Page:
The German company is now on track to take the number one spot in terms of worldwide sales, toppling Toyota from the top spot. Volkswagen reported sales of 5.04 million vehicles in the first half of the year, surpassing Toyota's 5.02 million in sales.
But the outlook for both companies looks tentative following China's stock-market volatility and slowing demand in the U.S. and emerging markets. The industry has continued to grow annually since 2009, but growth seems to be faltering. Deliveries increased just 4.4% in the first half in the U.S., foreshadowing what may be the smallest annual gain following the recovery of the market.
Toyota's quality index and profit margin still remain higher than Volkswagen's, and the Japanese car maker also maintains the top spot in the Chinese market.
Meanwhile, General Motors (GM - Get Report), the world's third biggest automaker, is investing $5 billion to expand its Chevrolet brand in emerging markets and create a new line of vehicles. GM will develop the cars with Chinese partner SAIC and is hoping to sell up to 2 million autos by 2030. The company will focus on markets including Brazil, China and India.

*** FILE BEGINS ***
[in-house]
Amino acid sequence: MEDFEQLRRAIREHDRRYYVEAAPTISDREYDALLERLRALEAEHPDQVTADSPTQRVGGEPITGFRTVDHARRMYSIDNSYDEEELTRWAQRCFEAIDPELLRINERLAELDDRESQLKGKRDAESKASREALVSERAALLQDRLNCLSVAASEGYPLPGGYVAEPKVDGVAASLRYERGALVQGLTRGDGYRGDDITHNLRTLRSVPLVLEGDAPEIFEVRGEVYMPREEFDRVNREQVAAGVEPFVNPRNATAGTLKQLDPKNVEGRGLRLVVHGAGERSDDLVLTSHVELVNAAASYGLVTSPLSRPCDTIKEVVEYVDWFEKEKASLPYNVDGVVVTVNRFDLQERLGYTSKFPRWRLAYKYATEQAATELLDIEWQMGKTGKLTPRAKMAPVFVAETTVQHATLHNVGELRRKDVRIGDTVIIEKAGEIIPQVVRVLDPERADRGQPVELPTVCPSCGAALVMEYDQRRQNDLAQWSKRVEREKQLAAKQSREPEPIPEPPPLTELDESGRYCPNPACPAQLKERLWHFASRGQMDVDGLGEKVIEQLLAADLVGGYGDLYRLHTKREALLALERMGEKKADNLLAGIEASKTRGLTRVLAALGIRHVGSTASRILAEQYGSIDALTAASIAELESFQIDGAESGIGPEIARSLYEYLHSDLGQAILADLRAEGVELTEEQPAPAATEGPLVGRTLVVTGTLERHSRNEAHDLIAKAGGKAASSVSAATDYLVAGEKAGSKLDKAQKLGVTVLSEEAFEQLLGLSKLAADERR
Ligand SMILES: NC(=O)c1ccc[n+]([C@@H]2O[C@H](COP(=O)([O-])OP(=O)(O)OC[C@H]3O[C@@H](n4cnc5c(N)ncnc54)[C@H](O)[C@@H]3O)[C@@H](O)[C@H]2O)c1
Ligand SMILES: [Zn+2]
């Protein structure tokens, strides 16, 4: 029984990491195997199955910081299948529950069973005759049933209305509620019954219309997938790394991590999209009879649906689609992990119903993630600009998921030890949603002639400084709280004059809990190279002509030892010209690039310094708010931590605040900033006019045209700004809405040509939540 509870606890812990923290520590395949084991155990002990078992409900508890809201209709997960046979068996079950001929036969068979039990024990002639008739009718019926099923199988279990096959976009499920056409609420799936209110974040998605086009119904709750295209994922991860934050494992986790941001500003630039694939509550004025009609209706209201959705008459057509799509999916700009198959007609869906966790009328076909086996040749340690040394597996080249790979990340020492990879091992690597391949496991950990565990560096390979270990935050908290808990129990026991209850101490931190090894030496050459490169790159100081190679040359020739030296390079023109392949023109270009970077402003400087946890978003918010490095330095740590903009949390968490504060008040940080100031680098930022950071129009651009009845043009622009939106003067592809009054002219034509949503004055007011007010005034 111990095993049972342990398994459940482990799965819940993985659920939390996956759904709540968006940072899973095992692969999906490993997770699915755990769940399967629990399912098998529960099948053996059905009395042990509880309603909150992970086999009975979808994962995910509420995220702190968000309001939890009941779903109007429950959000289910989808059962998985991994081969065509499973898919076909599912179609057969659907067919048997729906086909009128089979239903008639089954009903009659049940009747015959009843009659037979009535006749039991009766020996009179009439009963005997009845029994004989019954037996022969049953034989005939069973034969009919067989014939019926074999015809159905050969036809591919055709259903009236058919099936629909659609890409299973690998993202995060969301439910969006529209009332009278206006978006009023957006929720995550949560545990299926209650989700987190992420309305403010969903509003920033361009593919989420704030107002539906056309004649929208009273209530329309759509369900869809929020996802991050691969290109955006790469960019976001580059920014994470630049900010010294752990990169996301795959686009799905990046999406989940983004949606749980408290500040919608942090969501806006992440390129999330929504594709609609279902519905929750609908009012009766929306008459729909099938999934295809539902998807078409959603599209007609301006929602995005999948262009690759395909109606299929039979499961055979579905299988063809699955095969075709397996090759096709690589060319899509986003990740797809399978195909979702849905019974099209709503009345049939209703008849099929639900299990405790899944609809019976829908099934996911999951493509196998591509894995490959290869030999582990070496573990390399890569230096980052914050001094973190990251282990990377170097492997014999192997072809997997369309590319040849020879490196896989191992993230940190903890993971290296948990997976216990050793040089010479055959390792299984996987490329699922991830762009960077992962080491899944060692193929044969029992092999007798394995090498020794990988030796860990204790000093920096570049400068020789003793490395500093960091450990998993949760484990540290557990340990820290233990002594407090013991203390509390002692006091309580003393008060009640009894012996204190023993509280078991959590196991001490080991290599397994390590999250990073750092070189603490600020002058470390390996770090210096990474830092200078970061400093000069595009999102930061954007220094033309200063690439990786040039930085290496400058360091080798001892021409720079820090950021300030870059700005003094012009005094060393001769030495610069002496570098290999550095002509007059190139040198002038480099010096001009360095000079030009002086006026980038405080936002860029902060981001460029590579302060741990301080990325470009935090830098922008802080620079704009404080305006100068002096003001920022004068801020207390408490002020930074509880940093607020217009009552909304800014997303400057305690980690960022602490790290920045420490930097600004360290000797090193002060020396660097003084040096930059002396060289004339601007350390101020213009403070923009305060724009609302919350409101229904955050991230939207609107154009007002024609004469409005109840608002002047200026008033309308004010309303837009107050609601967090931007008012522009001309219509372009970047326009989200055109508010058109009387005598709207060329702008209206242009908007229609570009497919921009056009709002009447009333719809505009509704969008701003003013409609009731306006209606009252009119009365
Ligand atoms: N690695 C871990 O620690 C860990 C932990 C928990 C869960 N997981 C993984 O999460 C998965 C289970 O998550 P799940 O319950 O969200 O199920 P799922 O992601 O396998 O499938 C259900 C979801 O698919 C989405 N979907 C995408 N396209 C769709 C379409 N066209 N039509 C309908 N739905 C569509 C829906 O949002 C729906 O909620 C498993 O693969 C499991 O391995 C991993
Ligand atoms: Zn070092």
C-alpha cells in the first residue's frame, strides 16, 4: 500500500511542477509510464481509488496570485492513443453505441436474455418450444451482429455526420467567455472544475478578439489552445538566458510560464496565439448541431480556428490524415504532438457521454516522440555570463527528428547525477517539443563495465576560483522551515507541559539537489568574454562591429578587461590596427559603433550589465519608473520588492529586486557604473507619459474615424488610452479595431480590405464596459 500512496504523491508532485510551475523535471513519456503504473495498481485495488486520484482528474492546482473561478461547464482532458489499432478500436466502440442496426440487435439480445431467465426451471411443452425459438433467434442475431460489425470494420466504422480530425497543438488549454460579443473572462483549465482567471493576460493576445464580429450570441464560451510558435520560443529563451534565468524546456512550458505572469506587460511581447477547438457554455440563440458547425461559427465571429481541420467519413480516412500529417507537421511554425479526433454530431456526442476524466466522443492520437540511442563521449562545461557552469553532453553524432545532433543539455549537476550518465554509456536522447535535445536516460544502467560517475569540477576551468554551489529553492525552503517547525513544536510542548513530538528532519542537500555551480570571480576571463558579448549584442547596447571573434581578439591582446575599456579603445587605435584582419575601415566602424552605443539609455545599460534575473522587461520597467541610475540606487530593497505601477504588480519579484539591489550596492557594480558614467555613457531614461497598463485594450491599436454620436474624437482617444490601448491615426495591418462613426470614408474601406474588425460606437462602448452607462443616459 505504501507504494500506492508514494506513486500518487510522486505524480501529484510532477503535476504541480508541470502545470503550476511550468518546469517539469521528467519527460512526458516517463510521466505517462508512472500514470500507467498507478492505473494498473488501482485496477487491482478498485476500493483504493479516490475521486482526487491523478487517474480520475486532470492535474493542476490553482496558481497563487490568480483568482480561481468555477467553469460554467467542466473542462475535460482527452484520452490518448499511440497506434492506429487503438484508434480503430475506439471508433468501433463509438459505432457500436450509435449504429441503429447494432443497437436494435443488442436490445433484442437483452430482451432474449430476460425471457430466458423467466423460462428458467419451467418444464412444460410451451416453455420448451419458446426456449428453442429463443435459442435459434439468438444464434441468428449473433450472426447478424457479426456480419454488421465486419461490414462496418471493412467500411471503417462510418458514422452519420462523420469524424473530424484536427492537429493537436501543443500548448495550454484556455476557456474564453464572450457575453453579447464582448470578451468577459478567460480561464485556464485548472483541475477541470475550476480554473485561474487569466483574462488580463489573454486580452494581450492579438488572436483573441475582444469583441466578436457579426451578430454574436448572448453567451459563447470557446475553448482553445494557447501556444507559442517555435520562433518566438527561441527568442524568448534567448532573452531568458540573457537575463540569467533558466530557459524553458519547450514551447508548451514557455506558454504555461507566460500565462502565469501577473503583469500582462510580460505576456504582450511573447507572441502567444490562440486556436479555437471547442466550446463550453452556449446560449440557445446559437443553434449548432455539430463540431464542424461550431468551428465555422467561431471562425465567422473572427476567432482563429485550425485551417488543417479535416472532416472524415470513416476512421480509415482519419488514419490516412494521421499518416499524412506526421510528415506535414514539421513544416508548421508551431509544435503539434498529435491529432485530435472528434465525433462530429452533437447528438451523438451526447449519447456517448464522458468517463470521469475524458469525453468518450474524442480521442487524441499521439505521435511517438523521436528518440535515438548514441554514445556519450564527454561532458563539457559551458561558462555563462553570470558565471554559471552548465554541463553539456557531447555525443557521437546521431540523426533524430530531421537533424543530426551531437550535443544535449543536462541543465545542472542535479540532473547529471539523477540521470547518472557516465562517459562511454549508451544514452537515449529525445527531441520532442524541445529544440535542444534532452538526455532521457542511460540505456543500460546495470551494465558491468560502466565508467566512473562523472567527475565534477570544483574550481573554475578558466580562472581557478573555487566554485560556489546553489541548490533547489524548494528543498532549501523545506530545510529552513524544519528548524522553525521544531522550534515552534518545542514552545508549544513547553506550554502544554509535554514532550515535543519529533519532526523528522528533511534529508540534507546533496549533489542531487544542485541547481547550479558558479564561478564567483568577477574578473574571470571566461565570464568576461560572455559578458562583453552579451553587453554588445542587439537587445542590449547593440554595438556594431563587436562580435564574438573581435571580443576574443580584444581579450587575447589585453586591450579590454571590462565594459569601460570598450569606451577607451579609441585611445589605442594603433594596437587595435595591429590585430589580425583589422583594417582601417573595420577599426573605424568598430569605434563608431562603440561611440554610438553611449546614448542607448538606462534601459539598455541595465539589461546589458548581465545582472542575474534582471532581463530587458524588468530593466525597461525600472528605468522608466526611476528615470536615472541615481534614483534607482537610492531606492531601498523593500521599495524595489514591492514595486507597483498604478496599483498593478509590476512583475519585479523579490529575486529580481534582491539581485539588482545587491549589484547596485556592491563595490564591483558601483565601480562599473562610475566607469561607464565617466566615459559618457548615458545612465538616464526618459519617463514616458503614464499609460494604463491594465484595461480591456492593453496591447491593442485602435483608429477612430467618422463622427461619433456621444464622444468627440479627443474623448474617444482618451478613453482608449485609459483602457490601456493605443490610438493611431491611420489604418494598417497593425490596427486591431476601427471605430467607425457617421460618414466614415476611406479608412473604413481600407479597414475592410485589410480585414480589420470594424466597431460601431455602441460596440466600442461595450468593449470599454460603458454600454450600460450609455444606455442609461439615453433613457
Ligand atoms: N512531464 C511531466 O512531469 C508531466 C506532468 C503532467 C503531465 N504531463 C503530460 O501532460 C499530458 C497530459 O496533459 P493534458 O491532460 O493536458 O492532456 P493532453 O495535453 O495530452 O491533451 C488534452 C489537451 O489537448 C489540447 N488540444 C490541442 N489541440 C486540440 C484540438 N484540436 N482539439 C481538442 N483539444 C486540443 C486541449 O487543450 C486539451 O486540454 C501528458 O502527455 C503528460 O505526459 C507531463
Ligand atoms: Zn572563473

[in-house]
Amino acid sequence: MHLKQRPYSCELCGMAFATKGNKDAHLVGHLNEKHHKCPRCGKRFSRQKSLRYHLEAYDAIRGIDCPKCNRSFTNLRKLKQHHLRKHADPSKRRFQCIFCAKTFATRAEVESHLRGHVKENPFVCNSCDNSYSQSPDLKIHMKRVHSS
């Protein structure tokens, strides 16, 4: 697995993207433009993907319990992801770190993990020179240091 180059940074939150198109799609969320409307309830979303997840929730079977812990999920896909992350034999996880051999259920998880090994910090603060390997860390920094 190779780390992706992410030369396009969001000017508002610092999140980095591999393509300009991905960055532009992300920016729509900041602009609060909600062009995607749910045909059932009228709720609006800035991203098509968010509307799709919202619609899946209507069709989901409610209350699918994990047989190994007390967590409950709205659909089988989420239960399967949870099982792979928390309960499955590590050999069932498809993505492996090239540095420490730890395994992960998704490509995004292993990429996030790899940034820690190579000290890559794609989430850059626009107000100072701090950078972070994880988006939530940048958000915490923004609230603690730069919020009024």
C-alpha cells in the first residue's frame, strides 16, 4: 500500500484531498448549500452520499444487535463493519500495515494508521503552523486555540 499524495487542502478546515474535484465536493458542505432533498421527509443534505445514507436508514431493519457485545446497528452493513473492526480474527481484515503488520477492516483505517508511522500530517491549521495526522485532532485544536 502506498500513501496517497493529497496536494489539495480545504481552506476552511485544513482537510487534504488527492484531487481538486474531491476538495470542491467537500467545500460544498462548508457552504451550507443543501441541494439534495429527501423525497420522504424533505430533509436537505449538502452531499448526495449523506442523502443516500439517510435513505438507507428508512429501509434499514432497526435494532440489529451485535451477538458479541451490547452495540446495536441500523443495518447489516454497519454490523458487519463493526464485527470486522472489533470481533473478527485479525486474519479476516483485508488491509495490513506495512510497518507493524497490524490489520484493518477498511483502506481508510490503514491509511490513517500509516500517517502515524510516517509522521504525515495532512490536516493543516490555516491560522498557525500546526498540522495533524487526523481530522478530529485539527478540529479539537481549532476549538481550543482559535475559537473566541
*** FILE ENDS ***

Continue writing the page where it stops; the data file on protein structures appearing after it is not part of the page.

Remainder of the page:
General Motors saw its worldwide deliveries drop 1.2% in the first half, dipping to 4.86 million autos. The company estimates that about 55% of sales growth will be accounted for by emerging markets during the next 15 years.
The company is hoping to make savings by streamlining its Chevrolet designs and using common parts and structures across its different models. The car maker is also looking to expand its technology and fuel saving offerings for new models.